2019 Mazda CX-5 Signature - Inching Ever Closer to Perfection

Fast Facts

2019 Mazda CX-5 Signature AWD

2.5-liter turbocharged I4 (227 hp @ 5000 rpm, 310 lb/ft. @ 2000 rpm)
Six-speed automatic transmission, all-wheel drive
22 city / 27 highway / 24 combined (EPA Rating, MPG)
10.8 city / 8.7 highway / 9.8 combined (NRCan Rating, L/100km)
22.9 (observed mileage, MPG)
Base Price: $37,885 US / $42,976 CAD
As Tested: $39,330 / $45,280 CAD
Prices include $995 destination charge in the United States and $2026 for freight, PDI, and A/C tax in Canada and, because of cross-border equipment differences, can't be directly compared.
2019 mazda cx 5 signature inching ever closer to perfection

Does a crossover really need to be good to drive, or is mere competence good enough to win buyers? Most carmakers settle for “good enough,” and yet they keep selling.

Mazda, of course, doesn’t settle. Performance is baked into everything it offers. I’m certain that if Mazda offered a panel van, some fool out there would start racing a Mazda Los Pollos Hermanos truck.

Thus, I had high hopes when a turbocharged crossover was announced. Already the best-driving crossover available, the 2019 Mazda CX-5 Signature adds power and class to family hauling perfection.

I could likely cut and paste my review of the naturally-aspirated CX-5 from a year ago, using find-and-replace to amend any mention of power. The CX-5 remains the best-looking small crossover by far, with just a few plush touches to justify the Signature label. Few details on the exterior betray this Signature from lesser models – only a tailgate badge.

As an aside, while the Snowflake White Pearl finish on this CX-5 Signature is quite attractive, I’d like to publicly request to Mazda’s public relations team to start stocking press fleets with cars painted something other than white or a variation on Soul Red. This is the ninth Hiroshima product I’ve had the privilege of testing on these fine digital pages, and they’ve all been white or red.

The interior has a few new touches – the heated front seats now add ventilation for my sweaty tail, a lovely shade of dark brown for the Nappa leather seats, and handsome wood trim on the dash all add a touch of class. The rear seats now have heat, as well.

Most notably, Mazda finally adds Apple CarPlay and Android Auto smartphone connectivity to the familiar infotainment system. The touch/click/spin wheel mounted on the console is growing on me; with the familiarity a new-car buyer would gain within a few weeks, it seems to be a more precise and less-distracting method of adjusting audio and navigation controls.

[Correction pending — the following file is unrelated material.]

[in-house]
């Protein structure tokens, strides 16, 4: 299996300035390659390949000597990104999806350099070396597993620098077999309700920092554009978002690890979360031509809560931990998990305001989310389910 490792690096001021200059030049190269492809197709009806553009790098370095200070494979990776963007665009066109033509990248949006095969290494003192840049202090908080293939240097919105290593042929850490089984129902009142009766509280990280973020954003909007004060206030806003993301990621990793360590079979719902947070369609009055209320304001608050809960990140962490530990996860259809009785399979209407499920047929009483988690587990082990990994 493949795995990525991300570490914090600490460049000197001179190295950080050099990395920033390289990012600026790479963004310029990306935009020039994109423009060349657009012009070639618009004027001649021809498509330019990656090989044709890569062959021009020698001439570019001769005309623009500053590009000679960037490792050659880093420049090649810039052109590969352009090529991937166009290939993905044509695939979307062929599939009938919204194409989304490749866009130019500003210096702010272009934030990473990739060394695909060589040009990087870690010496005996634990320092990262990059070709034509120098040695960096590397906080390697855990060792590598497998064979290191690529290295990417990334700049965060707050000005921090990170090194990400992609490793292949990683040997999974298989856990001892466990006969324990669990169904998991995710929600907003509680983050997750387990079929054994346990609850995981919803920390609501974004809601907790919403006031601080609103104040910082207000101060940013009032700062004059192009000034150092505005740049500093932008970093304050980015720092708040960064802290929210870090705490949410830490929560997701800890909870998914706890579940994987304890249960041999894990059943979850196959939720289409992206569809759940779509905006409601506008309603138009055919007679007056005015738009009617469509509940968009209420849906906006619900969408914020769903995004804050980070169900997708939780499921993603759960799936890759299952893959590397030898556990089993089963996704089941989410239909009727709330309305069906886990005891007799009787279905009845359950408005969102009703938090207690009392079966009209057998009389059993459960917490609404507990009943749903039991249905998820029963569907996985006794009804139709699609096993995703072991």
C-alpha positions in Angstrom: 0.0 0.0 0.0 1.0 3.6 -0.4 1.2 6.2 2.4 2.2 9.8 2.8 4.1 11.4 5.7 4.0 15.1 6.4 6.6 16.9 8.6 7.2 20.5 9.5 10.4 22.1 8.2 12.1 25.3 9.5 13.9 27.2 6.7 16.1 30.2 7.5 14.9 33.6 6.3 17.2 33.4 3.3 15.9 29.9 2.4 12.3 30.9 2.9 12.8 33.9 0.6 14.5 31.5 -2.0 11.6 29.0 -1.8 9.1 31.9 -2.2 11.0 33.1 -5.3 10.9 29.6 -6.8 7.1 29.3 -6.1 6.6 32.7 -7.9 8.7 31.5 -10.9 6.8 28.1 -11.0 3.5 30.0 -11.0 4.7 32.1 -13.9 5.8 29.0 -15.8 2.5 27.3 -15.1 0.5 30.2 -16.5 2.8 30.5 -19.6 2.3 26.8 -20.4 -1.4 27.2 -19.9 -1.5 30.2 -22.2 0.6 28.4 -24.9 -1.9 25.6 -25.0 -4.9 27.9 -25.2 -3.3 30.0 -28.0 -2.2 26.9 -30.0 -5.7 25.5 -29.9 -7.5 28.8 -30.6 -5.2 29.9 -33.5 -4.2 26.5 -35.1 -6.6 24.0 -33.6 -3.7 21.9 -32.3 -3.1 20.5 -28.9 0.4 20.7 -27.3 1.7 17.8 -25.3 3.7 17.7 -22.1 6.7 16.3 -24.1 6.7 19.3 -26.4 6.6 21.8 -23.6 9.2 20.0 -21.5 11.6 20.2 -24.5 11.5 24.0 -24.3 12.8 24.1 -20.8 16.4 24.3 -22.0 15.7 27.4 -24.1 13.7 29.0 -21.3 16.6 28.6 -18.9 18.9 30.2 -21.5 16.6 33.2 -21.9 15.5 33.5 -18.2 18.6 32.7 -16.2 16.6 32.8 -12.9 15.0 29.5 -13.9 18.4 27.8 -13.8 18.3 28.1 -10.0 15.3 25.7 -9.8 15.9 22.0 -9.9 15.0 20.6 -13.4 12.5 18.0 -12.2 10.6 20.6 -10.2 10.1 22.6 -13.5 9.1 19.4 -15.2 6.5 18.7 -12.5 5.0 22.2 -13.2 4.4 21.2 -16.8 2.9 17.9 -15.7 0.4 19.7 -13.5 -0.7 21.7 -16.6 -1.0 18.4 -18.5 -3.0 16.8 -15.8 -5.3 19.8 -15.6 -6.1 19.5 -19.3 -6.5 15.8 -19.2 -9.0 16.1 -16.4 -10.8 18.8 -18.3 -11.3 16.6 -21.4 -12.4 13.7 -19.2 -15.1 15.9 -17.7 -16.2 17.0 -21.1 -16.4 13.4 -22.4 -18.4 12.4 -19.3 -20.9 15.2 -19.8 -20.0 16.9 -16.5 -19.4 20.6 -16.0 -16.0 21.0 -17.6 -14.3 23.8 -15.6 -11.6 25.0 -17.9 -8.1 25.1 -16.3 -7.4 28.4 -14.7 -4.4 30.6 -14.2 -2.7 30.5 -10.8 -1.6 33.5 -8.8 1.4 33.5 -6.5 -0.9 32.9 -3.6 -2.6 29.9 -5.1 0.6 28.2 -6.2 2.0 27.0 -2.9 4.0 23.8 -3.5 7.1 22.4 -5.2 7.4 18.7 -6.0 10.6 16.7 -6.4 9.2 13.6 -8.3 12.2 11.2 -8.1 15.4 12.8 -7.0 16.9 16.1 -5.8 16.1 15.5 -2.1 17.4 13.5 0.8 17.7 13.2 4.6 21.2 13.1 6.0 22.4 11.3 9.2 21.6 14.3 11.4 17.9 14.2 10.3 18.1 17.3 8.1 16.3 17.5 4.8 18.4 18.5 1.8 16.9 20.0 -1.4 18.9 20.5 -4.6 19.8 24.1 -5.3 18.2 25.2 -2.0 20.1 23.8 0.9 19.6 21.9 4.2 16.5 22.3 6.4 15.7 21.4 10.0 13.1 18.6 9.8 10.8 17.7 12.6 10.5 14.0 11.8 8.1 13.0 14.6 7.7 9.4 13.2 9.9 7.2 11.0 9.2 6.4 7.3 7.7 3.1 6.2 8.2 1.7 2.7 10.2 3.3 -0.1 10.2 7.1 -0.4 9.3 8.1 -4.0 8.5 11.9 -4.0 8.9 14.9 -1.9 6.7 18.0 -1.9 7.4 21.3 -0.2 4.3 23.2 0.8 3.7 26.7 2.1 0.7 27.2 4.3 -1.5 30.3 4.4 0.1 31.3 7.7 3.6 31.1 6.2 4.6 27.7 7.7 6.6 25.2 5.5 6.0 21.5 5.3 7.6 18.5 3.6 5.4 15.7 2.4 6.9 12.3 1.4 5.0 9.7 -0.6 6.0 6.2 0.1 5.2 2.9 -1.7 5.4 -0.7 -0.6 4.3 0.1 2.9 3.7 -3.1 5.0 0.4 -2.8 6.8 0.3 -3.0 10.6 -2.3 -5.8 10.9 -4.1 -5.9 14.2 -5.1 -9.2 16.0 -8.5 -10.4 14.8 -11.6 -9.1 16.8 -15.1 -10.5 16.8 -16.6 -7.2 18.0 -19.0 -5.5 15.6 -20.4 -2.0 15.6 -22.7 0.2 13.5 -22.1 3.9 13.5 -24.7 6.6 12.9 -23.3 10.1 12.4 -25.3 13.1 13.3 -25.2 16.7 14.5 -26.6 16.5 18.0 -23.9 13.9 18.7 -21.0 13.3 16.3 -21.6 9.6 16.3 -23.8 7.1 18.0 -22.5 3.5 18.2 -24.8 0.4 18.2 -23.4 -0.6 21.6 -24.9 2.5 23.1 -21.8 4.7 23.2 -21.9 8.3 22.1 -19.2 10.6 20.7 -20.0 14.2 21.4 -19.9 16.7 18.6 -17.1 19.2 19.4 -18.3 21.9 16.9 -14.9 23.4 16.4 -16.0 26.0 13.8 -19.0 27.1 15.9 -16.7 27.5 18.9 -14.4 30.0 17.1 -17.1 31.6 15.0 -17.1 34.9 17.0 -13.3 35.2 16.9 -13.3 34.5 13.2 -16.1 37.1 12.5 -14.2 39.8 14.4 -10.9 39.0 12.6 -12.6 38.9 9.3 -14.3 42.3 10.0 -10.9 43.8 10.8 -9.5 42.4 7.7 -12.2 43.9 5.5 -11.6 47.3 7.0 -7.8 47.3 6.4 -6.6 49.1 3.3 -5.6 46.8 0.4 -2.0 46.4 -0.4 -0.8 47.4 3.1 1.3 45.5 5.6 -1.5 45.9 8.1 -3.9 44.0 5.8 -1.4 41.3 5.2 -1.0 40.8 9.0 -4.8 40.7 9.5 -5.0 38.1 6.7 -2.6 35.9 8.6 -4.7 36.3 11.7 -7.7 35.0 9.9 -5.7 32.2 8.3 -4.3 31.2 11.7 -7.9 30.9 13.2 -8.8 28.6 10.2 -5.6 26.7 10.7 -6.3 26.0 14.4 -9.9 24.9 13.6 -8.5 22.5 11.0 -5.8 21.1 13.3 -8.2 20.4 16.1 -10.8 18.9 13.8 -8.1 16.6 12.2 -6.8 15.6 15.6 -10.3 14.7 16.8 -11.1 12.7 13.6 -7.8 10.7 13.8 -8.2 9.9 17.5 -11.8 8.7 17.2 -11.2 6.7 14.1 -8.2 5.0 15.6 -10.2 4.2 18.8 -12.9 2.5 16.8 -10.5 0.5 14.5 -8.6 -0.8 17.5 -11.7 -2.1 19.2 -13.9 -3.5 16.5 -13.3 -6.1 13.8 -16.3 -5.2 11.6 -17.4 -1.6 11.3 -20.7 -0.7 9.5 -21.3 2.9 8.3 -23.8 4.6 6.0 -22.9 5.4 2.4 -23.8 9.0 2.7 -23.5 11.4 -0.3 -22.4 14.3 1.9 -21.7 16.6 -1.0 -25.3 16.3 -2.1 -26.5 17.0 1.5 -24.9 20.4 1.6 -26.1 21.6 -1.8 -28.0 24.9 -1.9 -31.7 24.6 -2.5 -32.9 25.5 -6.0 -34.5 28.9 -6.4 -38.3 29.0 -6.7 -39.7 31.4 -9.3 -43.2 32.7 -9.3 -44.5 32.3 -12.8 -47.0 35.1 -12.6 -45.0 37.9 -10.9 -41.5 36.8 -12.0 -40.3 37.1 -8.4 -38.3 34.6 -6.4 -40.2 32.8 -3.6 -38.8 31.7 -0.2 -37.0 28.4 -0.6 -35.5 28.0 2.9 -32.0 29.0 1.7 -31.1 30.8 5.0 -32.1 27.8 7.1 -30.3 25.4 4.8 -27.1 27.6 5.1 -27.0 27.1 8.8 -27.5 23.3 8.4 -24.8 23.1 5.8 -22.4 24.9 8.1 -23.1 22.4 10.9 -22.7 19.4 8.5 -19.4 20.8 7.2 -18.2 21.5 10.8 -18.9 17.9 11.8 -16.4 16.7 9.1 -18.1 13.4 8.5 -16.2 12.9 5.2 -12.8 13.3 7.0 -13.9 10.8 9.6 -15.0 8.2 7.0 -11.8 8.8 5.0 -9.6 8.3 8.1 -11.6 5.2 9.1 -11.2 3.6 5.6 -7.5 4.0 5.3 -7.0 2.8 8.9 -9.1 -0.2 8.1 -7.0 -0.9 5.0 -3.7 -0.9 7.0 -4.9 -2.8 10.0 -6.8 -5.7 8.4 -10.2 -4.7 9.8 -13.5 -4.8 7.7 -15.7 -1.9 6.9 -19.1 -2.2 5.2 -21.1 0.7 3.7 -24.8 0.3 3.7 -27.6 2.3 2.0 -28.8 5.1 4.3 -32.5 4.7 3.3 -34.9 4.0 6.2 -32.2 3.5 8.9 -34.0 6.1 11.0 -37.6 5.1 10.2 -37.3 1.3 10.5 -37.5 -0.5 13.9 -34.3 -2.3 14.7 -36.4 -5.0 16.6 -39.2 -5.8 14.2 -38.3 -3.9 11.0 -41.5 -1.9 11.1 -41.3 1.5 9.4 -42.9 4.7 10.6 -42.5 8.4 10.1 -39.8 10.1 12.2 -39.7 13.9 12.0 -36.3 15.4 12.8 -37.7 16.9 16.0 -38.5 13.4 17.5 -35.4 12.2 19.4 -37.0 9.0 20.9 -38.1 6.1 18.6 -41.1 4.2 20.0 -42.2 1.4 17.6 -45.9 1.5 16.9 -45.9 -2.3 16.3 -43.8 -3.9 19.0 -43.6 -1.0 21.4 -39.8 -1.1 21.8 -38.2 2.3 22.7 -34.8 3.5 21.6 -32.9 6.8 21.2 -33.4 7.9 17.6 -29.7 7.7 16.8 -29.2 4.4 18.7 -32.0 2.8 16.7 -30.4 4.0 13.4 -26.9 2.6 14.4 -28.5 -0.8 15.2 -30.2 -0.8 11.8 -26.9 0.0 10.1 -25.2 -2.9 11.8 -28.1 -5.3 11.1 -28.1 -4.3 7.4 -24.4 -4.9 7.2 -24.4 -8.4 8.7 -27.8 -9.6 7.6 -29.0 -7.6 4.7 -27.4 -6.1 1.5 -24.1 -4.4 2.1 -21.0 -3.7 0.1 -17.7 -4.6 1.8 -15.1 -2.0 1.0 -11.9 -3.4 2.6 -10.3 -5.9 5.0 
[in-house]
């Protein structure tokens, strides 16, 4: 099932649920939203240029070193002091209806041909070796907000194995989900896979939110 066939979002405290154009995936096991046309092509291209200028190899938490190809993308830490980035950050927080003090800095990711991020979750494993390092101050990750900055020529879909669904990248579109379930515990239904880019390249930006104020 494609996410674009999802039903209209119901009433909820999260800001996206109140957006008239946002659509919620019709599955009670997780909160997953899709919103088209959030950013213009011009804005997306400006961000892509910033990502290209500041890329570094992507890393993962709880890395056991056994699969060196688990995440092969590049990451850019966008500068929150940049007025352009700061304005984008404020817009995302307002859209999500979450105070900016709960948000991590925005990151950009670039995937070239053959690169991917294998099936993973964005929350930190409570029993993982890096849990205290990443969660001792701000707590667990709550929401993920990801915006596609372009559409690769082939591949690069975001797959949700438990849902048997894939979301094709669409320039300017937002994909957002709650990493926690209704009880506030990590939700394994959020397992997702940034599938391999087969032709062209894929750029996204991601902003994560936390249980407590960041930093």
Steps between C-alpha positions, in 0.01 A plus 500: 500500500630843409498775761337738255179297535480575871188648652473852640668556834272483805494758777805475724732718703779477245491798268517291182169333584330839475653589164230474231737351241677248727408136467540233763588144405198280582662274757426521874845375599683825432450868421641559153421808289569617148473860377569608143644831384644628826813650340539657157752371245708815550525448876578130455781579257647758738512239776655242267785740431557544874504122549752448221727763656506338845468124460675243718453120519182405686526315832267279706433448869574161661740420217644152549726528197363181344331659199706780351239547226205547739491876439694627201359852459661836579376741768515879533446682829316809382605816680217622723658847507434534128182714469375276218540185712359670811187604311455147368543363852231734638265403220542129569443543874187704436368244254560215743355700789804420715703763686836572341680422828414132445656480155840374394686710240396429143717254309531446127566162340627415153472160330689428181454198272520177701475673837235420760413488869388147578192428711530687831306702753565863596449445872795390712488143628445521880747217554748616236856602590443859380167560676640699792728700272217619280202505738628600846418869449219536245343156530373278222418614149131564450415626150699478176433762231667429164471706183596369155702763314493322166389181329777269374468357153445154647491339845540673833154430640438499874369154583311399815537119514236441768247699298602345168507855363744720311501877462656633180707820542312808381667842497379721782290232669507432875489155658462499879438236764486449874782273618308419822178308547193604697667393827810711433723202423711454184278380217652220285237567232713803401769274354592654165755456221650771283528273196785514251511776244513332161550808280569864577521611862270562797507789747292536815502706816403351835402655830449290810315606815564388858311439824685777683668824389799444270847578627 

The big change is the turbocharged 2.5-liter engine. Adding (at least) forty horsepower over the naturally aspirated base engine, a whopping 310 lb-ft of torque is available barely off tickover at 2,000 rpm. Should the 227 hp not be adequate, spring for 93 octane unleaded and the full potential of 250 hp will make itself known.

Your cheapskate author did not spring for premium fuel. If we had facilities for instrumented testing, I might – but few are buying a CX-5 Signature for drag racing. The extra power is nice when merging into traffic, and especially when making a pass on a country two-lane.

Mazda sticks with a six-speed automatic transmission, while most of the competition has moved on to eight or more forward cogs. No matter, really – the powerband keeps the shifting to a minimum, making for more pleasant cruising compared to eight- or nine-speed ‘boxes that constantly hunt for the ideal gear.

That’s where the CX-5 is simply brilliant. It’s elegant to look at, great to drive, and easy to live with. Mazda has been steadily moving upmarket with its entire lineup – where it was once a mainstream brand chasing a volume it could never quite manage, Mazda has shown with impressive cars like this CX-5 Signature that it’s worthy of a “premium” brand label.

I can’t think of a compact crossover, no matter the price tag, that I’d rather live with.

[Images: © 2019 Chris Tonn/TTAC]

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2 of 67 comments
  • Ashy Larry Ashy Larry on May 01, 2019

    Maybe the only thing keeping me from considering this car is the pretty stark lack of rear legroom. Currently have a Golf R and when the driver's seat is adjusted for where I like it, rear legroom in both cars is about the same.

  • MorrisGray MorrisGray on Oct 30, 2019

    Larry what year is your Golf and would you consider it reliable? I wanted to buy a Mazda sedan this year with manual transmission to replace my 2006 Mazda3 5sp 2.0L sedan but they no longer offer a manual in the 3 or 6 sedan. So now I am shopping for something else and not sure if I like the Mazda3 hatchback enough to buy it instead.

  • 2ACL What tickles me is that the Bronco looks the business with virtually none of the black plastic cladding many less capable crossovers use.
  • IBx1 For all this time with the hellcat engine, everything they made was pathetic automatic scum save for the Challenger. A manual Durango, Grand Cherokee, Charger, 300C, et al would have been the real last gasp for driving enthusiasts. As it is, the party is long over.
  • MaintenanceCosts The sweet spot of this generation isn't made anymore: the SRT 392. The Scat Pack is more or less filling the same space but it lacks a lot of the goodies, including SRT suspension, brakes, and seats. The Hellcat is too much and isn't available with a manual anymore.
  • Arthur Dailey I am normally a fan of Exner's designs but by this time the front end on the Stutz like most of the rest of the vehicle is a laughable monstrosity of gauche. The interior finishes suit the rest of the vehicle. Corey please put this series out of its misery. This is one vehicle manufacturer best left on the scrap heap of history.
  • Art Vandelay I always thought what my Challenger really needed was a convertible top to make it heavier and make visability worse.